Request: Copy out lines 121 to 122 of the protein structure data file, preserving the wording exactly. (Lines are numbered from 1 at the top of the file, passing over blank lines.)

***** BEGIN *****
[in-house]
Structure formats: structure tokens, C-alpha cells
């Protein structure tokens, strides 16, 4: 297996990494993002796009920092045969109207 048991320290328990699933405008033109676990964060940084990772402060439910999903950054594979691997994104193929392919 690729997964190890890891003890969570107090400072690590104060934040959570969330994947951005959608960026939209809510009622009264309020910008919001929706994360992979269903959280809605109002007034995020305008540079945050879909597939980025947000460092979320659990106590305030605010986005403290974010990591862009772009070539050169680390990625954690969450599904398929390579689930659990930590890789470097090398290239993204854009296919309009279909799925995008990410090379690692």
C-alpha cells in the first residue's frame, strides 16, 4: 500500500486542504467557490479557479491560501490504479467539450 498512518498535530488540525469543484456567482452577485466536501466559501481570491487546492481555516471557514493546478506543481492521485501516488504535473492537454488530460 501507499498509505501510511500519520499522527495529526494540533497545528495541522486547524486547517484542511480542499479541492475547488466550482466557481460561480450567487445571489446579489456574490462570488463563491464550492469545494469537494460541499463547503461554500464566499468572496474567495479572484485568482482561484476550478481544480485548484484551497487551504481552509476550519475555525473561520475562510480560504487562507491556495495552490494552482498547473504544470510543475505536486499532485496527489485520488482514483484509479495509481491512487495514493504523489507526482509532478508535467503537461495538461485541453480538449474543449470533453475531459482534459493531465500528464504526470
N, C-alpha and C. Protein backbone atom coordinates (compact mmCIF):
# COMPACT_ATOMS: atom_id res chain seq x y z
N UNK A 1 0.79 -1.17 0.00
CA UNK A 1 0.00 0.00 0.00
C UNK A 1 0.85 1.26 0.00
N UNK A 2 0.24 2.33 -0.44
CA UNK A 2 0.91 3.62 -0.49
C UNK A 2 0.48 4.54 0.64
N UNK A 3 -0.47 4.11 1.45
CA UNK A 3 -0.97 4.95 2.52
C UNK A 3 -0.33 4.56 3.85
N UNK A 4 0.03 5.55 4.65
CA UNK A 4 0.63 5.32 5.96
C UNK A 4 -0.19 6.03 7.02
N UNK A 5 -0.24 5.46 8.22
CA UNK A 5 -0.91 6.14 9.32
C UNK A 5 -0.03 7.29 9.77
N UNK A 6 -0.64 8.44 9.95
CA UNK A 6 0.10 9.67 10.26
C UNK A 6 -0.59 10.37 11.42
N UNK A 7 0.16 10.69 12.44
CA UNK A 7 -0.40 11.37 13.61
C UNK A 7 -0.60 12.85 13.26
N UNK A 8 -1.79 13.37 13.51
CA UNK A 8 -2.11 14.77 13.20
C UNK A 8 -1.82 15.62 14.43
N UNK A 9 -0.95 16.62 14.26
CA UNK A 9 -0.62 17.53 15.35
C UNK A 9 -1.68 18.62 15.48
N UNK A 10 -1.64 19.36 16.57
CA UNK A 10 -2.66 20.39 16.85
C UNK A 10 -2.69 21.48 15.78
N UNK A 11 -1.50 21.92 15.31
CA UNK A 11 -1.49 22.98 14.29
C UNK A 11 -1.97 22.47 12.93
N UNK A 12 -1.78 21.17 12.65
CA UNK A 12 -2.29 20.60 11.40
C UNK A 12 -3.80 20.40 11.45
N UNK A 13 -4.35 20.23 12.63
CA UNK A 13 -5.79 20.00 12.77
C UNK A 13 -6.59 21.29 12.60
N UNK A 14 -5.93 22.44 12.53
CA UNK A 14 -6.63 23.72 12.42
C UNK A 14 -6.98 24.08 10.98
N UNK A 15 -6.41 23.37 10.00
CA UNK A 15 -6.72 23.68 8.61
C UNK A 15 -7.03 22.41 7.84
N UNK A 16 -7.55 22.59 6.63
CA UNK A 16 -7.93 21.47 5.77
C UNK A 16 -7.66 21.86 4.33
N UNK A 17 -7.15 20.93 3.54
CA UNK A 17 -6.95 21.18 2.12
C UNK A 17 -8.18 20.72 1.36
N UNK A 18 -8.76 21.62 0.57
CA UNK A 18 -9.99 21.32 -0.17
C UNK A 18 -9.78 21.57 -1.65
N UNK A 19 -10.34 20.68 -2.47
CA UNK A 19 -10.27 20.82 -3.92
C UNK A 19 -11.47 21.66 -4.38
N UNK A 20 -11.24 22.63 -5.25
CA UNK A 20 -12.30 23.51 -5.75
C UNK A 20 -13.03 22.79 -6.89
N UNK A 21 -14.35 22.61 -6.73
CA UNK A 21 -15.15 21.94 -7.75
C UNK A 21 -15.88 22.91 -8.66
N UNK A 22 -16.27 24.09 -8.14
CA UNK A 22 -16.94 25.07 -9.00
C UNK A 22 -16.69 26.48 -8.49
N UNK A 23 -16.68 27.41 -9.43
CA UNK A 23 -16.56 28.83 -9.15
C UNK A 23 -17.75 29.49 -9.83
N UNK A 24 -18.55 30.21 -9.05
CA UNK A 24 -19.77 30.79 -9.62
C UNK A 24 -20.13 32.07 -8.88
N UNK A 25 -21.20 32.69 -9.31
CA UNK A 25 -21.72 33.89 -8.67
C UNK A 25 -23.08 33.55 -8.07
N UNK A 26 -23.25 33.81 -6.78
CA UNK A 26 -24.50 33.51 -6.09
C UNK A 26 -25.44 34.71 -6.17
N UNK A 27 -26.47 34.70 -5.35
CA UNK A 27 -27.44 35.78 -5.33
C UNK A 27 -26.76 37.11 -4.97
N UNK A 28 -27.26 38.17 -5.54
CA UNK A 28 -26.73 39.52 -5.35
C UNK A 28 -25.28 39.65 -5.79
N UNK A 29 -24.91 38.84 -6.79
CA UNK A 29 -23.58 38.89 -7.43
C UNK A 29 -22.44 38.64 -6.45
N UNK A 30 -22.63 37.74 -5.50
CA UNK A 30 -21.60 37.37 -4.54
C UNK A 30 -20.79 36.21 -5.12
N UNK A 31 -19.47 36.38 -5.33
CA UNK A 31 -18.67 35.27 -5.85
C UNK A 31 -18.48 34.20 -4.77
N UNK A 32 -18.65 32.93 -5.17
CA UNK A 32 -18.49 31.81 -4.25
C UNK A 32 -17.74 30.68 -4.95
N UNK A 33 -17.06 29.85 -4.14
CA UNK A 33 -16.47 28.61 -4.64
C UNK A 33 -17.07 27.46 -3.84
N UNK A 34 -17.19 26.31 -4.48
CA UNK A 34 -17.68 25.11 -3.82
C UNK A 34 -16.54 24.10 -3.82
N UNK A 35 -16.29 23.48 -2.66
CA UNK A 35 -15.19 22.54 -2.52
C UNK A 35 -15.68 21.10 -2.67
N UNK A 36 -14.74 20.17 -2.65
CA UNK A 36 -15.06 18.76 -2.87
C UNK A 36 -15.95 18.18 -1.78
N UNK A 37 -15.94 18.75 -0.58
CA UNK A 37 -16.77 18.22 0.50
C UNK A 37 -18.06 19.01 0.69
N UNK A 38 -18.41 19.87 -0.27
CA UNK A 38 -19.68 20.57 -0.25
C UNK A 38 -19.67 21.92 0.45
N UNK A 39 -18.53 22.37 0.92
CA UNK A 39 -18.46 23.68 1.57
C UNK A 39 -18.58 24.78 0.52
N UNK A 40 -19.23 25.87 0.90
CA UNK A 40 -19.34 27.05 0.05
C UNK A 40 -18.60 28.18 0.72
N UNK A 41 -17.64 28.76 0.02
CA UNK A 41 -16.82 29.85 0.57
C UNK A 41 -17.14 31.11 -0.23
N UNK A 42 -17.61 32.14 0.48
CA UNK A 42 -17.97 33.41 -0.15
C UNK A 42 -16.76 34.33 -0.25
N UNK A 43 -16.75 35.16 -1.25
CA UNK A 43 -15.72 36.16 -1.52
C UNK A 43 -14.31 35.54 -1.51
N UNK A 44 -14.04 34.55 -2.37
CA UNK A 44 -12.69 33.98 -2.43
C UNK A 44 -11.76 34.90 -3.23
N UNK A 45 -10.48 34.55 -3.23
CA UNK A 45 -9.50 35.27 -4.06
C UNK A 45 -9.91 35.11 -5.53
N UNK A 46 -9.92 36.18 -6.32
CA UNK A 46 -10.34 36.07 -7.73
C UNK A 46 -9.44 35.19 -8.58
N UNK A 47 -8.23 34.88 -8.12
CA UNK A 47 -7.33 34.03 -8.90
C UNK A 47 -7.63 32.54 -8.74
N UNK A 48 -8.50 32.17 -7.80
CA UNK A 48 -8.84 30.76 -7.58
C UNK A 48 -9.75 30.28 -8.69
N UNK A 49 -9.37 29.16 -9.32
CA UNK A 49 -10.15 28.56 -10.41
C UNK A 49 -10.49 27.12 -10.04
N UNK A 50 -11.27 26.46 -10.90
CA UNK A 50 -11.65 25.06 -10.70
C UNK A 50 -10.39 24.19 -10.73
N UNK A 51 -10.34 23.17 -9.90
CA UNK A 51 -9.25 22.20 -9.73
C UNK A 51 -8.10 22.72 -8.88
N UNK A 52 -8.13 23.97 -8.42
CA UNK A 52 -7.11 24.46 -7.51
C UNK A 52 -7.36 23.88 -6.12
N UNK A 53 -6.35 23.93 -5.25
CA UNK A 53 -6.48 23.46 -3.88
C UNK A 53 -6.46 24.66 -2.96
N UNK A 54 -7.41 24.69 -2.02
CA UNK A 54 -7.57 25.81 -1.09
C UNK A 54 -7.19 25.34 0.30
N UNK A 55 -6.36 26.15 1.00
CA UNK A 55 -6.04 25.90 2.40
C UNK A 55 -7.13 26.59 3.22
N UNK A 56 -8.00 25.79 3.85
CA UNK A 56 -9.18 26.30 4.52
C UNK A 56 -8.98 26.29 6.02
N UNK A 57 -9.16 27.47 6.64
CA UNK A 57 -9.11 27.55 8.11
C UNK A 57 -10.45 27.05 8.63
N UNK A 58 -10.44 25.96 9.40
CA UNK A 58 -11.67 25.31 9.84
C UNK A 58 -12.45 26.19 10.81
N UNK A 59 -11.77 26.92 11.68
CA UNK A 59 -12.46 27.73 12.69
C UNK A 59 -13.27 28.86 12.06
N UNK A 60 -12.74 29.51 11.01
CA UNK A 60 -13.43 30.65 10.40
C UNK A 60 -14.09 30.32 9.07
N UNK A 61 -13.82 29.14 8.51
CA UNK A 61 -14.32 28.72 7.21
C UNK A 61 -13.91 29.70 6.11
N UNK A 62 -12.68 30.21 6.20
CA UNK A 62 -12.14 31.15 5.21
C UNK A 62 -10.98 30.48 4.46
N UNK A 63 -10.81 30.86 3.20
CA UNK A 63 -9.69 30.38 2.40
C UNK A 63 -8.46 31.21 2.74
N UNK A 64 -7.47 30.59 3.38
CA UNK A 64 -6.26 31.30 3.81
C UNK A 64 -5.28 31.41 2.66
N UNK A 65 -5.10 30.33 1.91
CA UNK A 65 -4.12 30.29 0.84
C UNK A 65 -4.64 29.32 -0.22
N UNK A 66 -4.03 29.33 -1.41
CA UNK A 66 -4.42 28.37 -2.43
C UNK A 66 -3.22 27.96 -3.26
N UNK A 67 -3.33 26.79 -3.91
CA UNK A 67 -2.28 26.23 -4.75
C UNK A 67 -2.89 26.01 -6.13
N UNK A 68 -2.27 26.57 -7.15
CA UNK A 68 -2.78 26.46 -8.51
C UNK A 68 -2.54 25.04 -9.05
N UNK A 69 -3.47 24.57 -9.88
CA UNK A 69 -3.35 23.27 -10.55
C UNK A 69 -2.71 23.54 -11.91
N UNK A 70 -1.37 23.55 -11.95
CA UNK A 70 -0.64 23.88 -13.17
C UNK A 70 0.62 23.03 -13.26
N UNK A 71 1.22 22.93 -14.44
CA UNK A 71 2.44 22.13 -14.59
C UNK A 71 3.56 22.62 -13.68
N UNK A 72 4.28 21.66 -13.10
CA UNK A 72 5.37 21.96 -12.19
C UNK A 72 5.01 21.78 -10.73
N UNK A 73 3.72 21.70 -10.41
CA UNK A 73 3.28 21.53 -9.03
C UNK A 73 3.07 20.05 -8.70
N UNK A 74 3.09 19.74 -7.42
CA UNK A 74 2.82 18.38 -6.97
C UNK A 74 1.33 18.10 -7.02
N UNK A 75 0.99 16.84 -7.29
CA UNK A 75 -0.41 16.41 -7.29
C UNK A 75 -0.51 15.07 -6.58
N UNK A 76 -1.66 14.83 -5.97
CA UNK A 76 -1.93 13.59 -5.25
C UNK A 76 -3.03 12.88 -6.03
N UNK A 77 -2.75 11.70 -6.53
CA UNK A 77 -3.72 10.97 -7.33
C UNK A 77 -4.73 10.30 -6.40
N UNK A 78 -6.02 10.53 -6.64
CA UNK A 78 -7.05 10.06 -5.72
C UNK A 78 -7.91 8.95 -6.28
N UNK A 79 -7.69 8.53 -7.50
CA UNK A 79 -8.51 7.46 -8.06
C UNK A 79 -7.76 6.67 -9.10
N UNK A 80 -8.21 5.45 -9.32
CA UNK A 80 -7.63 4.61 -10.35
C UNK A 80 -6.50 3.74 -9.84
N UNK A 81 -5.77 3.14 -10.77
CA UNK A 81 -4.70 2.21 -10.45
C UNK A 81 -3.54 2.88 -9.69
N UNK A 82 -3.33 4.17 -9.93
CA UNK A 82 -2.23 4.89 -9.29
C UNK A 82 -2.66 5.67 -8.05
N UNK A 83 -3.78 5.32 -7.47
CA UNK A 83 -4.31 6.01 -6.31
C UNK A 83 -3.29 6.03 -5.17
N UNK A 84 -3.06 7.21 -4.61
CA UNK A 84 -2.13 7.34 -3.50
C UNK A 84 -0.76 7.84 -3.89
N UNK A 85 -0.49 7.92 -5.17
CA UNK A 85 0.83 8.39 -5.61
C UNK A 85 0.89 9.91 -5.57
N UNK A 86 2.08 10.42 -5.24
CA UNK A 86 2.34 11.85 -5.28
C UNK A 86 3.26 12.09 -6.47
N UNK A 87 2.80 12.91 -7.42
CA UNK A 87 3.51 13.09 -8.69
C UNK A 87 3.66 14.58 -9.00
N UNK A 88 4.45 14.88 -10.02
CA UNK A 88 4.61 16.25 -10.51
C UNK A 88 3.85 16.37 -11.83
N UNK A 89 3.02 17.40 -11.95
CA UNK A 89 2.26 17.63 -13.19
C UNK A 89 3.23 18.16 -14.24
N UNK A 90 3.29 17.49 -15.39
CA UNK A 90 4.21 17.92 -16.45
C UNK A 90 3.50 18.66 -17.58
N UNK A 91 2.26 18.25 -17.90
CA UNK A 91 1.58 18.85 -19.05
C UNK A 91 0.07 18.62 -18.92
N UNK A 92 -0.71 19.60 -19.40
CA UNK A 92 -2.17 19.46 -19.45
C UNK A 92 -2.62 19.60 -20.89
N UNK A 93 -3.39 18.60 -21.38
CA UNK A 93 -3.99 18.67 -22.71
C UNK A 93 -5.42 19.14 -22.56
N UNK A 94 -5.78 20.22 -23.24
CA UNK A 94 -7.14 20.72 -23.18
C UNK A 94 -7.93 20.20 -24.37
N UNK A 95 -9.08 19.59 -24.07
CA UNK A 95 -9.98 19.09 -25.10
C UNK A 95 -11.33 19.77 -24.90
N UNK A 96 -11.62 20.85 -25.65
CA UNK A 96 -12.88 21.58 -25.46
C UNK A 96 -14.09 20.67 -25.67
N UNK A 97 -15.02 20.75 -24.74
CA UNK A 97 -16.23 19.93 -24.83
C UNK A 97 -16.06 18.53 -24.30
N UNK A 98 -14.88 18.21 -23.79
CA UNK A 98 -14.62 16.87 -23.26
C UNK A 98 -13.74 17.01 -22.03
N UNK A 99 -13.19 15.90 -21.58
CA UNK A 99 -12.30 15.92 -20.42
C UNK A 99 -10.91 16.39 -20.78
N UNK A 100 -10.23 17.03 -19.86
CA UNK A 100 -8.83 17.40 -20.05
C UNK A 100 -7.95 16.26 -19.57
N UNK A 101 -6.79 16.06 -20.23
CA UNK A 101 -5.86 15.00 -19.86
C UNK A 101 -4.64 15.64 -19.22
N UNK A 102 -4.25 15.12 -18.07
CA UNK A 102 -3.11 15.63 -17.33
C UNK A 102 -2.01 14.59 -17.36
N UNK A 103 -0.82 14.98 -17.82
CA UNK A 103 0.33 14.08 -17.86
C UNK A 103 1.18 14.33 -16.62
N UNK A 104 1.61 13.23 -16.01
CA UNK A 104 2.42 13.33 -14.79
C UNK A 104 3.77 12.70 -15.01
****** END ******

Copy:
N UNK A 39 -18.53 22.37 0.92
CA UNK A 39 -18.46 23.68 1.57